One of the biggest diesel events in the country happens every year, however, not in the Midwest or South, but on the West Coast in Sacramento, California. The Golden State Diesel Fest draws thousands of spectators and trucks from all over the western part of the United States. We saw license plates from California, Arizona, Nevada, and Oregon. To say that it’s a diverse event is an understatement.
Even though California has its own challenges when creating hot-rodded diesels, there were still plenty of participants that were willing to put in the effort whether it be for show or go. We saw lifted and lowered show trucks of all shapes and sizes, custom paint, and wheels galore. In addition to the bling, there were also diesel swaps. In the past, we’ve seen a number of Power Stroke rides, but this year Cummins and Duramax engines seemed to dominate. There were also full-on race trucks willing to tackle the dragstrip and dyno, in search of quicker times and bigger numbers. As you’ll read on, you’ll see it’s quite the show.
Diesel Fest Short-Track Rockets
Diesel Fest is held every year at Sacramento Raceway, and during the event, you could make some fun runs if you wanted to, or you could enter the 6.70 or 7.70 E.T. Index classes. We saw diesels of all models run down the quarter-mile, but a big part of the quicker contingent seemed to base itself around Duramax-powered pickups.
DSS Motorsports of Modesto, California brought out a number of race trucks, including a cool shortbed that positively stormed down the track. Colton Thomas from RF Garage also showed up with his Duramax, running mid-11s all day and one low 11-second time with a little juice. It’s hard to compete with a hard four-wheel-drive launch. A number of the street trucks we saw tackle the track laid down 1.60-1.80 60-foot times on street tires! There was a bracket class too, where people could try to run as close to their dial-in without going under. More than anything though, people were there just to have fun, as most quarter-mile times ranged from 12s to 15s.
Spinning Wheels And Making Big Power At Diesel Fest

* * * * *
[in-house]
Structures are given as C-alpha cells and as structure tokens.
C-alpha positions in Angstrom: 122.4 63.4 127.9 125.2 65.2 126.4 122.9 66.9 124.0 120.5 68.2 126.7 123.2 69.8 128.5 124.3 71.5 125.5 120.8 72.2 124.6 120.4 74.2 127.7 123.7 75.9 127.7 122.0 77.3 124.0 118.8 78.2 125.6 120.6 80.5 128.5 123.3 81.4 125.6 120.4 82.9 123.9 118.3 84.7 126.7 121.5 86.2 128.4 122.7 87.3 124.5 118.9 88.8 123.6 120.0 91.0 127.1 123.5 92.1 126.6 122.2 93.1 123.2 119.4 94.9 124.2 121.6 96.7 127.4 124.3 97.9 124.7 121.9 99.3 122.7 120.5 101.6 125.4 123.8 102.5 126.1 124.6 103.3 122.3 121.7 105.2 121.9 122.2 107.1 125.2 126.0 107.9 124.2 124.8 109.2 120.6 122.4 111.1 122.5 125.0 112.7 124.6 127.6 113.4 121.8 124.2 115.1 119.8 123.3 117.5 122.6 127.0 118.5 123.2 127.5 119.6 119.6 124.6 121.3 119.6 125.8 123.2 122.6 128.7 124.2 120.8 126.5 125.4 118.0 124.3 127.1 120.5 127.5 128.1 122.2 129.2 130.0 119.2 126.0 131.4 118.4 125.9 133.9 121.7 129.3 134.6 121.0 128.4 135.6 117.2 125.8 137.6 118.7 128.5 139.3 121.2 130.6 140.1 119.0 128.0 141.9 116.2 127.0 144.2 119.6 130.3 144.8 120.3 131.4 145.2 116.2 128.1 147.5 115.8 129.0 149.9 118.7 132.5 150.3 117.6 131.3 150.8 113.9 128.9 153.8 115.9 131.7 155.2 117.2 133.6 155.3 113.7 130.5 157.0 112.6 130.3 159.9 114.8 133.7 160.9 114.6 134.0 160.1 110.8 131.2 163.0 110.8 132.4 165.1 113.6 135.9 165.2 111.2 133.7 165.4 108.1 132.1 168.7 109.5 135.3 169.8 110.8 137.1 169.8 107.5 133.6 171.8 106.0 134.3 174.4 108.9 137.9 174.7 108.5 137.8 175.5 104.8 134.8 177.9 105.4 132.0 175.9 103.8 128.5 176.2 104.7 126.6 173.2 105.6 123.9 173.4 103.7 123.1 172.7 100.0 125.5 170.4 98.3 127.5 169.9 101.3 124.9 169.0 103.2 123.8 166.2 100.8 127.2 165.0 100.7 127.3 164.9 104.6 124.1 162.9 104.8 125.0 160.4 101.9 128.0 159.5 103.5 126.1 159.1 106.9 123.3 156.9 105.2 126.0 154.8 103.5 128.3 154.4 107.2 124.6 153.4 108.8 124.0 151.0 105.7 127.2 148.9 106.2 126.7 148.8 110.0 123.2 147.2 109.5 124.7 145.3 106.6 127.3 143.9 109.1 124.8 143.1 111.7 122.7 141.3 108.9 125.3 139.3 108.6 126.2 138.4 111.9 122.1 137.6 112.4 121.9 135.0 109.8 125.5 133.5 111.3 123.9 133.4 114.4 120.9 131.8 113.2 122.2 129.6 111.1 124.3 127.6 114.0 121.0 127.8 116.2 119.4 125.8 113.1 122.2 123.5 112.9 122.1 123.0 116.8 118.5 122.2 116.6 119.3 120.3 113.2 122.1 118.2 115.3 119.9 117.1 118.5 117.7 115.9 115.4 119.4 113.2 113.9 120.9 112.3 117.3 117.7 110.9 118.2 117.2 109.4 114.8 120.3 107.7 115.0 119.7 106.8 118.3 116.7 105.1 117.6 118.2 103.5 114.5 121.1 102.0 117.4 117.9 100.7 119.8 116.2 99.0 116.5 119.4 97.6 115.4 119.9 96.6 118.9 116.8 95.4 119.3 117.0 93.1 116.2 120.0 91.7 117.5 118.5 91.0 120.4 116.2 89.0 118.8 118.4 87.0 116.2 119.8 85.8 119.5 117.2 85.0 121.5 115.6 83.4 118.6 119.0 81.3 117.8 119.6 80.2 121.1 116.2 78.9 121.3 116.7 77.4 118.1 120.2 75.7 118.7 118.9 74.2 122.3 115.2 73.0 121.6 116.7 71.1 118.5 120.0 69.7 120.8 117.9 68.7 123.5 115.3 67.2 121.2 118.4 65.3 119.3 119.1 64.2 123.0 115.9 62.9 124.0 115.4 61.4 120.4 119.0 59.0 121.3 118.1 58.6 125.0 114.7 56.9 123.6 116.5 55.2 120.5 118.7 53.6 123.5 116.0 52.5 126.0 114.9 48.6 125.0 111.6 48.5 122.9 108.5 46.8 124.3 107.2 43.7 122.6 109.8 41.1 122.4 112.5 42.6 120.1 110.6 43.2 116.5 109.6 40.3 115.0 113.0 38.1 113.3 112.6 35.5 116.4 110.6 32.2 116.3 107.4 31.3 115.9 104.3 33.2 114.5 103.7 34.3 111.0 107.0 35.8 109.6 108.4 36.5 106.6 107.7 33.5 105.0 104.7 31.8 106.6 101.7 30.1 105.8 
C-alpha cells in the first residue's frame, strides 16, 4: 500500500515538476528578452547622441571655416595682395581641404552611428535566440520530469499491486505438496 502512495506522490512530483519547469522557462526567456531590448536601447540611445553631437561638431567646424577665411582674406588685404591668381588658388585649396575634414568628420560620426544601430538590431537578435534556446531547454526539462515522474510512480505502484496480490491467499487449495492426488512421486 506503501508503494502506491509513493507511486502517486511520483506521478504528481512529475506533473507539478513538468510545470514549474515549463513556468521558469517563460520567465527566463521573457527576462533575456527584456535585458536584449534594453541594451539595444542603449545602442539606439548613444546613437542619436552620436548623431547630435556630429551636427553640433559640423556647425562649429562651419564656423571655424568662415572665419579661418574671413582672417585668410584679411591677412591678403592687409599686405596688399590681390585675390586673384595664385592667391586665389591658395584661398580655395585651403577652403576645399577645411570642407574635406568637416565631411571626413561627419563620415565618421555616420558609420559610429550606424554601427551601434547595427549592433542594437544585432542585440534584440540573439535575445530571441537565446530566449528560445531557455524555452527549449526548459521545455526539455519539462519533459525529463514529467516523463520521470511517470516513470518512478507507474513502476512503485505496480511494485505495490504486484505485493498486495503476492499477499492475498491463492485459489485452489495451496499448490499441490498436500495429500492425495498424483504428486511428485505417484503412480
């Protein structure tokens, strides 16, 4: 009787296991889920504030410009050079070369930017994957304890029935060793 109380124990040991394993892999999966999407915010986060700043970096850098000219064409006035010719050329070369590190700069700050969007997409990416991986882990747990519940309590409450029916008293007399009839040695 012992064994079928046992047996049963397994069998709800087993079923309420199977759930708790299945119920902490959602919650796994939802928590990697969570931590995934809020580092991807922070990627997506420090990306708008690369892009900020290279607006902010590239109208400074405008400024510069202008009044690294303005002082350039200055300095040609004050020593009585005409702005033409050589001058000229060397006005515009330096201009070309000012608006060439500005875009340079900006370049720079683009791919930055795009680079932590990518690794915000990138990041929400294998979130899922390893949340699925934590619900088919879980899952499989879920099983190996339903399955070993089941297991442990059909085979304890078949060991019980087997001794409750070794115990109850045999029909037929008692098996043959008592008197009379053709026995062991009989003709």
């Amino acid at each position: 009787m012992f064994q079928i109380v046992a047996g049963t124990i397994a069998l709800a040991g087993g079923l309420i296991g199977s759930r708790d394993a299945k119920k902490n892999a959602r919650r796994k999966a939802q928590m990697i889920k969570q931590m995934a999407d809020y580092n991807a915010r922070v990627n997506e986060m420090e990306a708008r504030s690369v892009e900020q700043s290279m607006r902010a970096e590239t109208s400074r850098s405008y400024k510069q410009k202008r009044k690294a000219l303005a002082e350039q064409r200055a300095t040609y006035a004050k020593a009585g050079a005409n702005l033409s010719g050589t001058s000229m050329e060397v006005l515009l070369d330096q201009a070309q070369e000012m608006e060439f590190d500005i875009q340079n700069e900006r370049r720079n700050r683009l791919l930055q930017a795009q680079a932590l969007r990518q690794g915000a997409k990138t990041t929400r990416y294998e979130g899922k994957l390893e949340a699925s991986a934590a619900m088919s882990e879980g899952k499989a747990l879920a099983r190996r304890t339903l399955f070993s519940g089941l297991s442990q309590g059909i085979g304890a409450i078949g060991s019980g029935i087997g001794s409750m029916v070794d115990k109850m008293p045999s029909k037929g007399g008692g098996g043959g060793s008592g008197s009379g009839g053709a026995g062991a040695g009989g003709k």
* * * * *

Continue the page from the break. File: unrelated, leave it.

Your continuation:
Other than “what will she do in the quarter”, the second-oldest question in the book is “how much power does it make?” Luckily there was a Superflow dyno on hand, the same one in fact that is used in the Ultimate Callout Challenge. There were a ton of trucks that wanted a chance at spinning the rollers, just to see what kind of power they could put down. This dyno event is also part of the North West Dyno Circuit, which means they had classes for large and small turbos, and compounds, as well as the ever-popular Unlimited class.
Probably the biggest news of the dyno event is that ex-UCC (Ultimate Callout Challenge) competitor Kenny Bruner would be running his truck on the rollers, a truck that had already made over 1,700rwhp in Indiana. Kenny hit the rollers at Diesel Fest on the hot Sacramento day and still wound up putting down a 1,629-horsepower pull. Interestingly enough for the folks who say these rides are “all nitrous”, Kenny put down 1,450 hp on just fuel. Right behind Kenny was Rex Gully from Allied Diesel Performance, who also broke the 1,000 horsepower mark with a 1,015rwhp pull.
Show And Shine
If there’s one thing we can say about the Golden State Diesel Fest, it’s there’s definitely no shortage of show trucks. They came from all over, some from hundreds of miles away, and many cleaned up the night before the show. Swaps are always a popular theme with California’s emissions laws, and there was no lack of unique oil burners in Sacramento. Front and center in the show were all of Jason Clifford’s rides of Welderup fame. He owns three of Steve Darnell’s creations and actually drove most of them from, Placerville to Sacramento Raceway.
There were also a number of swapped squarebody pickups, that were both Cummins and Duramax powered. In addition to the swaps, there were also diesels that were lifted, lowered, and otherwise altitude adjusted. When we’re talking about lifted trucks here we’re not talking about leveling kits either, some trucks had more than 20 inches of lift! There were also a ton of shortbed conversions, as that’s one modification that improves both looks (according to some) and performance.
All the Fun That’s Not Advertised
While big numbers and quick elapsed times may get top billing, that’s not all there is to these shows. There are friends hanging out, a whole hosting of food trucks, and a vendor’s row featuring everything from turbochargers to clothing. Diesel Fest was a good chance to talk to shops about your truck and bounce all day between food, the dyno, and the drags. Whether you were in the Show n’ Shine, a drag racer, wanted to try your luck on the dyno, or just spectate, a good time was easy to find.
Sound like fun and you’re sorry you missed it? Well, you’re in luck because Truckmania is coming this fall, which will feature all that’s mentioned above and also includes sled pulling. For now, the excitement of Diesel Fest is seared into our memories, and we can’t wait till it happens again next year.